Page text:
Harmony

Elton John released his seventh studio album, the double-record Goodbye Yellow Brick Road in 1973. That was a year of musical significance for me, as it was the year I saw David Bowie at the tail end of his Ziggy Stardust and the Spiders from Mars tour at the Liverpool Empire Theatre while on holiday in England and Paris, France, with my parents.

Bowie was big in my childhood home, after an older brother introduced us to his music. I think it may have been my sister who brought home Elton John’s music. Anyway, we all enjoyed him and Goodbye Yellow Brick Road played many times on our living room stereo.

I also remember, when driving in my car, I would occasionally play the opening medley “Funeral for a Friend/Love Lies Bleeding” far too loudly on the cassette tape player.

“Harmony” is the closing track on the album, a short (2:46) but beautiful piece. The whole album is magnificent; many different song styles but consistently excellent writing, musicianship and production. I find the sound of the drums to be so full, crisp and clear, the bass line deep with a slight hollowness to it, and the distortion of the electric guitar to be just right. Then, of course, there is all of John’s outstanding keyboard work and vocals.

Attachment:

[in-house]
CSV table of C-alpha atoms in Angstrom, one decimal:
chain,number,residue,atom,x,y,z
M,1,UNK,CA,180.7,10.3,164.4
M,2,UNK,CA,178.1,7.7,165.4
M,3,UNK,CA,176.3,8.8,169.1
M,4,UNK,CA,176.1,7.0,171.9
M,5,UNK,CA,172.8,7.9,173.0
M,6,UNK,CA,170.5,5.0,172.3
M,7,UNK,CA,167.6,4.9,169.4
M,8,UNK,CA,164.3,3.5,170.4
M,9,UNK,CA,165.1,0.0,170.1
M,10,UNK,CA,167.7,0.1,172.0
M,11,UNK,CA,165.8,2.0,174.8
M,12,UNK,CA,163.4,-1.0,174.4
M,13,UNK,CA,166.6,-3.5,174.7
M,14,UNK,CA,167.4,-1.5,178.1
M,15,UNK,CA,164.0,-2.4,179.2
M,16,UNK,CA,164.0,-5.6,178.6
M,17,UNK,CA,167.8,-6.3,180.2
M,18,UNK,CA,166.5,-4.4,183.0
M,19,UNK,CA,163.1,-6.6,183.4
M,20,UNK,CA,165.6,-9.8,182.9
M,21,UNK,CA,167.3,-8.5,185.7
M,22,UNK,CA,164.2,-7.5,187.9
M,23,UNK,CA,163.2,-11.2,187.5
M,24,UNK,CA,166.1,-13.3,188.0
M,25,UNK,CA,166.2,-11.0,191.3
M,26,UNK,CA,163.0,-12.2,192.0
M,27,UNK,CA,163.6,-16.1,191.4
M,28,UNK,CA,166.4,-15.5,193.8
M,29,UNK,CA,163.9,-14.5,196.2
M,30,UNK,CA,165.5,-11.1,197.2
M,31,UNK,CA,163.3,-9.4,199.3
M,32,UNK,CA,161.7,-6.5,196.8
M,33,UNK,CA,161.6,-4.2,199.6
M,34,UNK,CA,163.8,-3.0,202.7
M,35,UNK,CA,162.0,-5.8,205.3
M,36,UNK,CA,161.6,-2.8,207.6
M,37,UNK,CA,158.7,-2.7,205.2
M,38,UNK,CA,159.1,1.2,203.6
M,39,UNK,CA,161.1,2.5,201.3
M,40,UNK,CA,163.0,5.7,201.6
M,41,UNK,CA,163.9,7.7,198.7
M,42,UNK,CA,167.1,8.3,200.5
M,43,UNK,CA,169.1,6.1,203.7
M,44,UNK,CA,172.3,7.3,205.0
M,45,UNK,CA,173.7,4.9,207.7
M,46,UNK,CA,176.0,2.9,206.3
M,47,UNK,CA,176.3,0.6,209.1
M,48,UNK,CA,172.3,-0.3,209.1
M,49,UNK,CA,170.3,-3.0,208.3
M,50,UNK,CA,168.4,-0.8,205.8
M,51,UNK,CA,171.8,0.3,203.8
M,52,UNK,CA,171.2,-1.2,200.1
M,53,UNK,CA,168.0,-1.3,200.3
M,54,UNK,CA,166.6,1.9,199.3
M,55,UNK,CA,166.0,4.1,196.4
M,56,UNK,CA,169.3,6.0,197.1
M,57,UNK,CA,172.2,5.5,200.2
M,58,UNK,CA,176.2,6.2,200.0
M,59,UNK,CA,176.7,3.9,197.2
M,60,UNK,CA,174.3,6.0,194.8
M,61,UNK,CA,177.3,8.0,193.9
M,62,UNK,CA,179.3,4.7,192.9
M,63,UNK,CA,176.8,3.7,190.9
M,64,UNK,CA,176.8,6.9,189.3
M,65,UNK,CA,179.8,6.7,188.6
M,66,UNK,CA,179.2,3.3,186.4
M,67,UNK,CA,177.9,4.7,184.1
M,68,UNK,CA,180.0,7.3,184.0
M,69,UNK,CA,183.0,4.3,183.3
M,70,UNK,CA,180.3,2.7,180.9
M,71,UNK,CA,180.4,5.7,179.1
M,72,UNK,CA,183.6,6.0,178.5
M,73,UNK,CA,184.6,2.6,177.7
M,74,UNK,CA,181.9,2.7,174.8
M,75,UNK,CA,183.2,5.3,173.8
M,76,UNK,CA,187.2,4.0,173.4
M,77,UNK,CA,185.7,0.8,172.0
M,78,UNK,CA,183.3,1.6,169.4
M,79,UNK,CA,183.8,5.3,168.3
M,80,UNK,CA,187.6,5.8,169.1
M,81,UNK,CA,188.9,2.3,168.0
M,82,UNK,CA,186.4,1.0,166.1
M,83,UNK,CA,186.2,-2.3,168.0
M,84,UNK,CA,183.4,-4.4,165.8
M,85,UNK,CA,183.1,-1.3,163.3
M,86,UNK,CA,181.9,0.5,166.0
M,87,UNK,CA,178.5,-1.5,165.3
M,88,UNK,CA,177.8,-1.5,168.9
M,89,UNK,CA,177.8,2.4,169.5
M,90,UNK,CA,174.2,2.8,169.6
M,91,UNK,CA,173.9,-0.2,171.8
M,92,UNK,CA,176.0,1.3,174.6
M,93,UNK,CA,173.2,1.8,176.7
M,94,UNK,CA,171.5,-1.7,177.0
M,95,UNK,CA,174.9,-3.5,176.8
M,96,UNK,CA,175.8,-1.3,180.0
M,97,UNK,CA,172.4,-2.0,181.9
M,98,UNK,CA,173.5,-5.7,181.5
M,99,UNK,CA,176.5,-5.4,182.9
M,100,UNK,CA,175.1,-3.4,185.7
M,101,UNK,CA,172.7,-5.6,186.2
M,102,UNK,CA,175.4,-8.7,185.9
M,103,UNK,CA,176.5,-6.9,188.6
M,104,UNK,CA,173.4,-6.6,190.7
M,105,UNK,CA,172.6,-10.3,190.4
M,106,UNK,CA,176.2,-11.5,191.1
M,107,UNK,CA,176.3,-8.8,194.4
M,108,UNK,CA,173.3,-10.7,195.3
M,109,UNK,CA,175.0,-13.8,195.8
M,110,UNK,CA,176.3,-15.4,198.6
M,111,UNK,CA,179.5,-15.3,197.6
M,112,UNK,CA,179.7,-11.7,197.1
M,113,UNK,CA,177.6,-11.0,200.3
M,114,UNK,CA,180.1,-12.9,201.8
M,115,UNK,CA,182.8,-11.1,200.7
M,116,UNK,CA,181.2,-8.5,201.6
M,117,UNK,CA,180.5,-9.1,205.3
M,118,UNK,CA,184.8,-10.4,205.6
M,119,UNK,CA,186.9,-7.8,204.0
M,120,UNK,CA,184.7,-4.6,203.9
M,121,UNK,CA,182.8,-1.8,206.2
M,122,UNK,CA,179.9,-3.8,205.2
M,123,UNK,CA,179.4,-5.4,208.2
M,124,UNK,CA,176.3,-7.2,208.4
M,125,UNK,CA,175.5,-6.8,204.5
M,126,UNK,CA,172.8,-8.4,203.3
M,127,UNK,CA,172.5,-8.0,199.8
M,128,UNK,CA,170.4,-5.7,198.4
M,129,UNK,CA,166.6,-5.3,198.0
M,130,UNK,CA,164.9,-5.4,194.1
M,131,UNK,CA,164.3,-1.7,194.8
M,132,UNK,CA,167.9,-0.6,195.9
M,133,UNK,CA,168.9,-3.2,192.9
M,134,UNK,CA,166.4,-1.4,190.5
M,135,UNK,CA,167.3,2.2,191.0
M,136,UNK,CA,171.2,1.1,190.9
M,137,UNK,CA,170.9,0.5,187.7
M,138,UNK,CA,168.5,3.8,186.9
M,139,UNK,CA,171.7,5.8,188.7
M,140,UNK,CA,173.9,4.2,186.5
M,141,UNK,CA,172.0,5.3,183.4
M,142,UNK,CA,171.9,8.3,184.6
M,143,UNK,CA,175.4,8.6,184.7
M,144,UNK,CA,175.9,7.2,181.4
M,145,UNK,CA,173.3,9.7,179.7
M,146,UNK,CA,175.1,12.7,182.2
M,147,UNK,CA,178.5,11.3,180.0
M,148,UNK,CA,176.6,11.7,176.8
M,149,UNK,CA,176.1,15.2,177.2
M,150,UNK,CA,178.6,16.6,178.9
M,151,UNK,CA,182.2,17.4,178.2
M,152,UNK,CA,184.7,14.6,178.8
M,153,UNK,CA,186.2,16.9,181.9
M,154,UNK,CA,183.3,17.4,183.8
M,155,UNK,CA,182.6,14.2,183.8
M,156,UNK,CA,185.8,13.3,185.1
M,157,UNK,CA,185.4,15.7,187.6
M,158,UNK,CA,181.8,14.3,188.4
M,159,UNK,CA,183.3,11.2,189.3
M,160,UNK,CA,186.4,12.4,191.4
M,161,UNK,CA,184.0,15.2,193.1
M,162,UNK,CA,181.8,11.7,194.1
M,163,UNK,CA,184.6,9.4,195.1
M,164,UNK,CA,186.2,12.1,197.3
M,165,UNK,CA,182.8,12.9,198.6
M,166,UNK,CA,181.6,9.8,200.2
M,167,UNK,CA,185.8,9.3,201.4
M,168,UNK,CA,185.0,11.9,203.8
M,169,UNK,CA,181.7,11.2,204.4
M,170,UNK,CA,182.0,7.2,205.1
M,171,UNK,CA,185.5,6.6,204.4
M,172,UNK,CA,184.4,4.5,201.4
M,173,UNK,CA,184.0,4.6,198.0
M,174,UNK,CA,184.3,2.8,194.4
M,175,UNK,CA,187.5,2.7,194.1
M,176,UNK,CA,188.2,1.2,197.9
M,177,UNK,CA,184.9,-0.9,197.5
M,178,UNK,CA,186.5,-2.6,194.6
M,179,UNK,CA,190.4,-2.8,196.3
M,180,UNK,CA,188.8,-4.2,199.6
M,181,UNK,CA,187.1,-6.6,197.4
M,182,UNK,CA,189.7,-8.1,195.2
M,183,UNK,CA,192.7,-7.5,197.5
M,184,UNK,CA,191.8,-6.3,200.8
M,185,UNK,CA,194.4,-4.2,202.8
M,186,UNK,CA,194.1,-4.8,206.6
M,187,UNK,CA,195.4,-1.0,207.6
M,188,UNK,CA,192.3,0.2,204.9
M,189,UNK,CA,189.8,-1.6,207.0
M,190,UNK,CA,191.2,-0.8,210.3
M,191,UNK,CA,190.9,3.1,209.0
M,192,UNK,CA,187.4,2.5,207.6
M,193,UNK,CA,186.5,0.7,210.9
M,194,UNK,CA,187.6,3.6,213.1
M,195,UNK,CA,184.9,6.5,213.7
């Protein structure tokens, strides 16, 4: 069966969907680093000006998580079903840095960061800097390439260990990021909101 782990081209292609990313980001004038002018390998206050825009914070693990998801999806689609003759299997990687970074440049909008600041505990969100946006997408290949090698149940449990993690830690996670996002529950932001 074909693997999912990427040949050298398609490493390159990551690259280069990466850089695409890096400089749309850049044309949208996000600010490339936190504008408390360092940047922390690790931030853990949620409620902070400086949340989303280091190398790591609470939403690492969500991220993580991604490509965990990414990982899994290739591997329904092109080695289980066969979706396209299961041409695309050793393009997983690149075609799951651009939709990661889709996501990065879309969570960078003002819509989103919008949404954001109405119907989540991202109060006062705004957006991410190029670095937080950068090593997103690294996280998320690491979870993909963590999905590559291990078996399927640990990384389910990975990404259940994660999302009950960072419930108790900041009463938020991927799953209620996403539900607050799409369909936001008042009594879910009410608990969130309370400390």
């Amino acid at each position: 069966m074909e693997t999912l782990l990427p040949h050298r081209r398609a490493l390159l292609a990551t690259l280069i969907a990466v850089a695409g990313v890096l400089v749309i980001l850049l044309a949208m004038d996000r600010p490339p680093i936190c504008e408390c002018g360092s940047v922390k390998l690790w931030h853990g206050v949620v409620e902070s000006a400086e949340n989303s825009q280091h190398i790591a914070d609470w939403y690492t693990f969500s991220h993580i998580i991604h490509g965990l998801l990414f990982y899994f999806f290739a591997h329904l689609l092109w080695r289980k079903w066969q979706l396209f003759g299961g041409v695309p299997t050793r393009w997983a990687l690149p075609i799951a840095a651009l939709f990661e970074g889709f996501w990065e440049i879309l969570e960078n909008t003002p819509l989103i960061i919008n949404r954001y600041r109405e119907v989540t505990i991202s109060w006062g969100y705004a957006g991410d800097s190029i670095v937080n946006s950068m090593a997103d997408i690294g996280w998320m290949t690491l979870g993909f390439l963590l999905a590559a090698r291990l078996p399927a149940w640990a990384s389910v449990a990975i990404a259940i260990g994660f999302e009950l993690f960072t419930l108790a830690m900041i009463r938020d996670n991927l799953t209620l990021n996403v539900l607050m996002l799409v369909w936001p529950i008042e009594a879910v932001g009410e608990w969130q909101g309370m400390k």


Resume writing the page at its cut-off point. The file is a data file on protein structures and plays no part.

Hello, baby hello
Haven’t seen your face for a while
Have you quit doing time for me
Or are you still the same spoiled child

Hello, I said hello
Is this the only place you thought to go
Am I the only man you ever had
Or am I just the last surviving friend that you know

Harmony and me
We’re pretty good company
Looking for an island
In our boat upon the sea
Harmony, gee I really love you
And I want to love you forever
And dream of the never, never, never leaving harmony

Hello, baby hello
Open up your heart and let your feelings flow
You’re not unlucky knowing me
Keeping the speed real slow
In any case I set my own pace
By stealing the show, say hello, hello

(“Harmony,” by Elton John, Bernie Taupin. Unofficial lyrics are courtesy of AZLyrics.com.)

I feel like the song might be the singer telling about his relationship with himself, getting through struggles and learning to care for himself and live in harmony with the world around him. John had challenges in his life with drugs and an eating disorder which lasted a few years beyond the time of the album’s release but publicly stated in 2019 that he had been clean and sober for 29 years.

Now you know a little about why this is my Song of the Day for Today. Thanks for joining me here, and please enjoy.

Here’s the video for the song from Elton John’s official YouTube channel:

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